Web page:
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Sea Tales: Deadly Arctic Expedition

Karluk, caught in the Arctic ice, August 1913

The last voyage of the Karluk, flagship of the Canadian Arctic Expedition of 1913?16, ended with the loss of the ship and the subsequent deaths of nearly half her complement. On her outward voyage in August 1913, Karluk, a brigantine formerly used as a whaler, became trapped in the Arctic ice while sailing to a rendezvous point at Herschel Island. After a long drift across the Beaufort and Chukchi seas, the ship was crushed and sunk. In the ensuing months, the crew and expedition staff struggled to survive, first on the ice and later on the shores of Wrangel Island. In all, eleven men died before help could reach them.

Vilhjalmur Stefansson, leader of the Canadian Arctic Expedition

The Canadian Arctic Expedition was organised under the leadership of Canadian-born anthropologist Vilhjalmur Stefansson, and had both scientific and geographic objectives. Shortly after Karluk was trapped, Stefansson and a small party left the ship, stating that they intended to hunt for caribou. As Karluk drifted from her fixed position it became impossible for the hunting party to return to the ship. Stefansson reached land and then devoted himself to the expedition's other objectives, leaving the crew and staff on board the ship under the charge of its captain, Robert Bartlett. After the sinking, Bartlett organised a march to Wrangel Island, 80 miles (130 km) away. Conditions on the ice were difficult and dangerous; two parties of four men each were lost in the attempt to reach the island.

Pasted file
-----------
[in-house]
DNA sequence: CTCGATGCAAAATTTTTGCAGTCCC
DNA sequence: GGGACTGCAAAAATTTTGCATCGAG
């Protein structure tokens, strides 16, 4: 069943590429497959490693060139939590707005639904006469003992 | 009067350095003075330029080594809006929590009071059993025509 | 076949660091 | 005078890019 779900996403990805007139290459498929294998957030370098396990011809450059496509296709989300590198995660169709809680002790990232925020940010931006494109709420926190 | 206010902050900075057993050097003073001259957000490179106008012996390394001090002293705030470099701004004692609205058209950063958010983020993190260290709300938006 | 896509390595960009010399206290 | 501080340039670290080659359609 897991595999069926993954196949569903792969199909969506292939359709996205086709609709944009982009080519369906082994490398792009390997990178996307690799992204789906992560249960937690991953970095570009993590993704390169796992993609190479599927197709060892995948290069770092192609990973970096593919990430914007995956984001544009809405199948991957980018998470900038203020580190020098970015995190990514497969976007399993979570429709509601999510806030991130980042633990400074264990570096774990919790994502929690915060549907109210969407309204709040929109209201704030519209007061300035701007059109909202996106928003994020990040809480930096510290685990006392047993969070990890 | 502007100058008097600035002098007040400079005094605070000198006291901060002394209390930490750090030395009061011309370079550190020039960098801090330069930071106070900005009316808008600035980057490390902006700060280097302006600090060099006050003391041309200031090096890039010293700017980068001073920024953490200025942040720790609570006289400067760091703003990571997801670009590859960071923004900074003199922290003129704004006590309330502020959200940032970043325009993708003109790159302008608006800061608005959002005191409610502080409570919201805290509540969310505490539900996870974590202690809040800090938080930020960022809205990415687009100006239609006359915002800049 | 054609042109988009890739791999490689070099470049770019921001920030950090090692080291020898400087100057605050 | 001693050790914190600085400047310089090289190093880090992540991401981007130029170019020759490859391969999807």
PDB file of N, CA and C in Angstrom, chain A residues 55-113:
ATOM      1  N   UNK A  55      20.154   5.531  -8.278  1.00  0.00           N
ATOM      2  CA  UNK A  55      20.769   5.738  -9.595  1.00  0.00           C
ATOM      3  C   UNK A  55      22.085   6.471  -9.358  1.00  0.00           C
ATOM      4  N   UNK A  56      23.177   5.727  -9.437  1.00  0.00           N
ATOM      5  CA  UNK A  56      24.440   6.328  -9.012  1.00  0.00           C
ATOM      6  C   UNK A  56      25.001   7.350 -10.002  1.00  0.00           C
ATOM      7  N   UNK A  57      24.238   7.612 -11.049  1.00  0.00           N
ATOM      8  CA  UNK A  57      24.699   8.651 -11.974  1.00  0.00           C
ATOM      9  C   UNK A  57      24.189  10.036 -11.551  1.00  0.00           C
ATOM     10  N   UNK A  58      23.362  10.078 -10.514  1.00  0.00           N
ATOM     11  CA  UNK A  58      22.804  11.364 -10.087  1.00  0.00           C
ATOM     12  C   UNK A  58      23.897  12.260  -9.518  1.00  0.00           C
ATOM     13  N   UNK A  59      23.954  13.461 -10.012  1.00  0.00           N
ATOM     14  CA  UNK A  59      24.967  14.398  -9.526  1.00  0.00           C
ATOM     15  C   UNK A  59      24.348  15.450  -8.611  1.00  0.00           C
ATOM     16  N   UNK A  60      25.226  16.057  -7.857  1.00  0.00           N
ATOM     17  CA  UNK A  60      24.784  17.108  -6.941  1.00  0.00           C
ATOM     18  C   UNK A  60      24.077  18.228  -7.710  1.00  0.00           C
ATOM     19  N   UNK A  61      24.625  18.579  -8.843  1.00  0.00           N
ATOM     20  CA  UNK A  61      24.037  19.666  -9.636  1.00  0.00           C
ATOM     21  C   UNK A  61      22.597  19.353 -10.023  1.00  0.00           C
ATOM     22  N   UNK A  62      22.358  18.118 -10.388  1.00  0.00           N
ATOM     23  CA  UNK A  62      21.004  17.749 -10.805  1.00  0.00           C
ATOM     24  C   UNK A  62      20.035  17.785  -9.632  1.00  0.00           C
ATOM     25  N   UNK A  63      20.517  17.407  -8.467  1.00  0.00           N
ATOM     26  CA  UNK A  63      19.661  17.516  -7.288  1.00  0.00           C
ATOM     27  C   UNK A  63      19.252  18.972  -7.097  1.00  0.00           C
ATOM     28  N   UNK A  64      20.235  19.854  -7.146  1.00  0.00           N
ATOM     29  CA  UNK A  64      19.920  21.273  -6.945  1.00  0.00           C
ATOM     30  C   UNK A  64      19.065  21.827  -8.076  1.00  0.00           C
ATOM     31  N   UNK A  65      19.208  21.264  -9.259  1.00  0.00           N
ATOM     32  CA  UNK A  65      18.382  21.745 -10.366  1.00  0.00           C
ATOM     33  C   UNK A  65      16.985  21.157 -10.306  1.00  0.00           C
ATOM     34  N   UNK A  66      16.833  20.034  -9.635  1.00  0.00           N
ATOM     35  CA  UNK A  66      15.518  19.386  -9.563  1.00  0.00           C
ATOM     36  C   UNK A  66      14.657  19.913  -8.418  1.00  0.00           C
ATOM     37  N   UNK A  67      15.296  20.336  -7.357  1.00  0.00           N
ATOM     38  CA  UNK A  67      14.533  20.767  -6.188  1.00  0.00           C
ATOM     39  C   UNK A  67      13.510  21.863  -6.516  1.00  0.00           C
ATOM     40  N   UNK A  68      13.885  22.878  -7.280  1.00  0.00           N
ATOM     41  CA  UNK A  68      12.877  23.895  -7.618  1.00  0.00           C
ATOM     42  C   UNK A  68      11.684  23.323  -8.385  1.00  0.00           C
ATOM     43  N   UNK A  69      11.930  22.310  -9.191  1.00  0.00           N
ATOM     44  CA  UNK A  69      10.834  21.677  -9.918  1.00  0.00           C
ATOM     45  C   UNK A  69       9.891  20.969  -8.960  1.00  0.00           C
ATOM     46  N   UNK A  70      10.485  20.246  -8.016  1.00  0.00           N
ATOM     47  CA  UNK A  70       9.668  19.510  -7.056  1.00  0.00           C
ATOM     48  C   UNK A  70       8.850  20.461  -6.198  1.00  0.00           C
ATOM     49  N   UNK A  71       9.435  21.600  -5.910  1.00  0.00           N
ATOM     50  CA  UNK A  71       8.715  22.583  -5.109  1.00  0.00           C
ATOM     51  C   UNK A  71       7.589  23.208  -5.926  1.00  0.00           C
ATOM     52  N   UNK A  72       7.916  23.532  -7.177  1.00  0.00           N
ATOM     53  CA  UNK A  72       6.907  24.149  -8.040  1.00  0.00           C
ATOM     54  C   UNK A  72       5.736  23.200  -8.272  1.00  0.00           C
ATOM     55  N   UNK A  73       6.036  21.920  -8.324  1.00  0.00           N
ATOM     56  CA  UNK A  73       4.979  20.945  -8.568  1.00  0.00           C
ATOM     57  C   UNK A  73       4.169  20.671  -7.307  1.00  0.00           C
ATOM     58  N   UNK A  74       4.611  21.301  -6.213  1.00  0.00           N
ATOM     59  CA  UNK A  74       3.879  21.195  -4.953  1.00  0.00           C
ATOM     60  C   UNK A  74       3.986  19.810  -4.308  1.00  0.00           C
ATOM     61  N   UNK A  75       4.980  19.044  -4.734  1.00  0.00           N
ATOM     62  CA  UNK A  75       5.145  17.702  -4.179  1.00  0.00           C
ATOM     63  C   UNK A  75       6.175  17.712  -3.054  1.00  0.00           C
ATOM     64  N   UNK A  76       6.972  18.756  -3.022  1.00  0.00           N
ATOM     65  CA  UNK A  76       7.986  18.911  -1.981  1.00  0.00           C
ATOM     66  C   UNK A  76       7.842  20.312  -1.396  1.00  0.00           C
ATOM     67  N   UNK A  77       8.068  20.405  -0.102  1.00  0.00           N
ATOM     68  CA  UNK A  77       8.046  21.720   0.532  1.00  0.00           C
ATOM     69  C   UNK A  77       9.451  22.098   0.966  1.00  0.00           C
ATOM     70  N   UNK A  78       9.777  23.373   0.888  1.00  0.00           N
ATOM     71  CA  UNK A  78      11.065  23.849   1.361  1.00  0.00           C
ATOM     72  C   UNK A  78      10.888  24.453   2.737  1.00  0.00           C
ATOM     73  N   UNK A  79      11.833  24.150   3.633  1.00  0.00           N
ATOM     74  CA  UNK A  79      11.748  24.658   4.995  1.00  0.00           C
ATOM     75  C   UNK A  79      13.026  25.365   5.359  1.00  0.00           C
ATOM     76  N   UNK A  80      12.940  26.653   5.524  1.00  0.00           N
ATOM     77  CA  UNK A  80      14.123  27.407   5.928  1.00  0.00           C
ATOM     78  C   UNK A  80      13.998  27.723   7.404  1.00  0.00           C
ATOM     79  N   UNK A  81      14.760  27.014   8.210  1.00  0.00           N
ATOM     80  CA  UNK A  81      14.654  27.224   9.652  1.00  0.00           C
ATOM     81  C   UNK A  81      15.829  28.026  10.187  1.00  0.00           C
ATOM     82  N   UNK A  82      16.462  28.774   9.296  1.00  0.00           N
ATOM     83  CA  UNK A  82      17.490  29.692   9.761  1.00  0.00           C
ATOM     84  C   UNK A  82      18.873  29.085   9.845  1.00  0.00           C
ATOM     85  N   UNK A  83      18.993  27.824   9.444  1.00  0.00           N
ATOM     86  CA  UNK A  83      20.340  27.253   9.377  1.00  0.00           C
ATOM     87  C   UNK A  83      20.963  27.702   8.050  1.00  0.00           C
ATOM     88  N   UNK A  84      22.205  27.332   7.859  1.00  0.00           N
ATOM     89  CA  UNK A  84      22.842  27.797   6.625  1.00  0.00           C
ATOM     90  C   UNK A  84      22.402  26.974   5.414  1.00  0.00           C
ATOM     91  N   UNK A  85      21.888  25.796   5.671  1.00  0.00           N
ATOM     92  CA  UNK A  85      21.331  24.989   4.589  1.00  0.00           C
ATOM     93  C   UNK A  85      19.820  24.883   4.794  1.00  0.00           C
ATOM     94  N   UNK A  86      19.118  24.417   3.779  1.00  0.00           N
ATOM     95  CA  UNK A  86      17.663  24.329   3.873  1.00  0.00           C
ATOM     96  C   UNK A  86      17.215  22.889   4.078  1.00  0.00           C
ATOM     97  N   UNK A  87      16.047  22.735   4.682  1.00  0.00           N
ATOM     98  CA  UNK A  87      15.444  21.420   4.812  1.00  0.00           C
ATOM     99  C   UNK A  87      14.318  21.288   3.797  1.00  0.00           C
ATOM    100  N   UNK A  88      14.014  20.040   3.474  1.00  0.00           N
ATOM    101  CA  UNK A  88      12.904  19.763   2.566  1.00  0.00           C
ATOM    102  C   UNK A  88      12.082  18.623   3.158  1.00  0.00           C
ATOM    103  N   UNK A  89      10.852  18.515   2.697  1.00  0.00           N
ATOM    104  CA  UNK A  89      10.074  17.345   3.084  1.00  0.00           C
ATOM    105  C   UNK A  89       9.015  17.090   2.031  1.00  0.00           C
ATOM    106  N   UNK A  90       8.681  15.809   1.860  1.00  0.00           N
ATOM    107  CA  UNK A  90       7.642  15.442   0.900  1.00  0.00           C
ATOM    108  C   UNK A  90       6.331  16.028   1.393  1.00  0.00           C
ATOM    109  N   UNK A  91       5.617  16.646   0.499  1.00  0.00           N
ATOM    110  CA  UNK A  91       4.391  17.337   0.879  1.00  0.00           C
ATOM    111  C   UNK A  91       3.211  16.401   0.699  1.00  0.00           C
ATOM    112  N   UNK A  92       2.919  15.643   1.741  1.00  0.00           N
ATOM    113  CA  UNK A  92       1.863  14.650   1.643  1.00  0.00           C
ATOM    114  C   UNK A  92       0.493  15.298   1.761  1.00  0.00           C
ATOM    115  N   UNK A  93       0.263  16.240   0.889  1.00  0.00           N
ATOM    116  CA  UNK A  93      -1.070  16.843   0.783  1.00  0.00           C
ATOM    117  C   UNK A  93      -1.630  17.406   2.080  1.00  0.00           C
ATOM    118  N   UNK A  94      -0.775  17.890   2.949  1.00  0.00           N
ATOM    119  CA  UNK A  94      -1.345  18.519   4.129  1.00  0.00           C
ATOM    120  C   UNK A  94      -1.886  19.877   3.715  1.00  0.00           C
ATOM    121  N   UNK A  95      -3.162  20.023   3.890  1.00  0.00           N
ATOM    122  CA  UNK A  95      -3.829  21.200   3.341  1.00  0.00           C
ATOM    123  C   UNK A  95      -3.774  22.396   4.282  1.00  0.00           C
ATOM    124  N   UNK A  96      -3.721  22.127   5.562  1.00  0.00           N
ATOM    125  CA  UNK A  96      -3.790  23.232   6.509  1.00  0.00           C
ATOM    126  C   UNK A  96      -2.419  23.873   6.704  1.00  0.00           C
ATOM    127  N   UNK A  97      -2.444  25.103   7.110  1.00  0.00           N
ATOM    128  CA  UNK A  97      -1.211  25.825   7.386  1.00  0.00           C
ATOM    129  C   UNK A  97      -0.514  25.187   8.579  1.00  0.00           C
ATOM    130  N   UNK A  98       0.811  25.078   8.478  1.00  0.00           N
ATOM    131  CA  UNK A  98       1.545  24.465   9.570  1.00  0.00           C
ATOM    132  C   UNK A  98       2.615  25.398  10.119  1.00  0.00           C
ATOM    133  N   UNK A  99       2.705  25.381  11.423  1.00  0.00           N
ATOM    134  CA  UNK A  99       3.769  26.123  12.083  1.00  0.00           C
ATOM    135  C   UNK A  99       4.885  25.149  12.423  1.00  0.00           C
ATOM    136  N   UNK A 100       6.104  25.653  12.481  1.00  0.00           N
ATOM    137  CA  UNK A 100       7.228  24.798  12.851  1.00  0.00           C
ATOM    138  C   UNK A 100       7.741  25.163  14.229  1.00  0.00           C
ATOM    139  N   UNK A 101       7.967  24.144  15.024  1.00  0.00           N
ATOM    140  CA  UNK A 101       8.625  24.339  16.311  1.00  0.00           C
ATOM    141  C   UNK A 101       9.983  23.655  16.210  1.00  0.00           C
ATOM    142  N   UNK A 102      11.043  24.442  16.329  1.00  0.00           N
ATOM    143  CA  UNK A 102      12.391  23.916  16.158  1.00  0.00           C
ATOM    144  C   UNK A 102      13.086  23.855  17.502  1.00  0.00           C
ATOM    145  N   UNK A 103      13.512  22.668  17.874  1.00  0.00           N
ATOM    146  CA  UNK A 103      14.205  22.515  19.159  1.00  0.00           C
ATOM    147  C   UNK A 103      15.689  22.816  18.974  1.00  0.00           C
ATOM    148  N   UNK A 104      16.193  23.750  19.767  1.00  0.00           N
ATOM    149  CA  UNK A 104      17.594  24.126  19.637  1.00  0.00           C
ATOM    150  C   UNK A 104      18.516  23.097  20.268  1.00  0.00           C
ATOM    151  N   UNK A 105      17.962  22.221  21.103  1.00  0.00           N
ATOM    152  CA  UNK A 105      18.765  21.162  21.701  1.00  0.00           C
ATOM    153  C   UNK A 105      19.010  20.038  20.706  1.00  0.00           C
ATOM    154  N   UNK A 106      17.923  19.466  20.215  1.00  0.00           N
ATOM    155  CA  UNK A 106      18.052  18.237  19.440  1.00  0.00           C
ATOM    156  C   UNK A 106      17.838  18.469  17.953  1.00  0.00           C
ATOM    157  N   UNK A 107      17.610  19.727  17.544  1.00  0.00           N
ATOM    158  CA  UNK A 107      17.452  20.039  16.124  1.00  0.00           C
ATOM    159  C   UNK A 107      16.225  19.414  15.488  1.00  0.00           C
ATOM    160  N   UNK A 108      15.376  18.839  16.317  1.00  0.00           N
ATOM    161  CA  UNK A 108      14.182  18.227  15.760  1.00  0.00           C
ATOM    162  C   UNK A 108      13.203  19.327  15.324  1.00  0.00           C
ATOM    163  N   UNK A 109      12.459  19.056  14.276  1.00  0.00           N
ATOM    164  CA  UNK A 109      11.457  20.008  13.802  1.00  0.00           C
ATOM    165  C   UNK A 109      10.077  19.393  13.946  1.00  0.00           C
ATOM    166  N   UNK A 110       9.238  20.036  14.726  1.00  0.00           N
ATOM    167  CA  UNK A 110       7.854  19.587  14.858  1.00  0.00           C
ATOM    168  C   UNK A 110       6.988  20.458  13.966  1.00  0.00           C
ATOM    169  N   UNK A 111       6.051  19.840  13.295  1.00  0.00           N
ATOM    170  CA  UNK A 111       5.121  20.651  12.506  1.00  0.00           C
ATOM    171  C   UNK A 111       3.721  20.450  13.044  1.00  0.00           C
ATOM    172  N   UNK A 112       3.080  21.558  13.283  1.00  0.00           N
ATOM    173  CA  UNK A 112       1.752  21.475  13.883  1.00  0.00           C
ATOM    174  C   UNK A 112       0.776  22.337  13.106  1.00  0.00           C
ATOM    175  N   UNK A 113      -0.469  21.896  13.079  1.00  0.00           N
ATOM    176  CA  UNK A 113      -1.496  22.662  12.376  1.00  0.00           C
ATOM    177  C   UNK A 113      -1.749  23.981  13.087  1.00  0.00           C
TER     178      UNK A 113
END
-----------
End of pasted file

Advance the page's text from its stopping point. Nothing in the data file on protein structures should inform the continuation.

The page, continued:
Captain Robert Bartlett, who commanded Karluk's last voyage

After the survivors had landed, Bartlett and an Inuk companion set out across the ice for the Siberian coast, in search of help. The pair eventually reached Alaska, but sea ice conditions prevented any immediate rescue mission. On Wrangel Island, the stranded party survived by hunting game, but were short of food and troubled by internal dissent. Before their rescue in September 1914, three more of the party had died, two of illness and one in violent circumstances.

Historians have divided views on Stefansson's decision to leave the ship. Some of the voyage's survivors were critical of his seeming indifference to their ordeal and the loss of their comrades. He escaped official censure, and was publicly honoured for his later work on the expedition despite the Canadian government's reservations about its overall management. Although Bartlett was criticised by an admiralty commission for taking Karluk into the ice, he was hailed as a hero by the public and by his former Karluk shipmates.


Posted by George Freund on February 17, 2017 at 10:12 PM 549 Views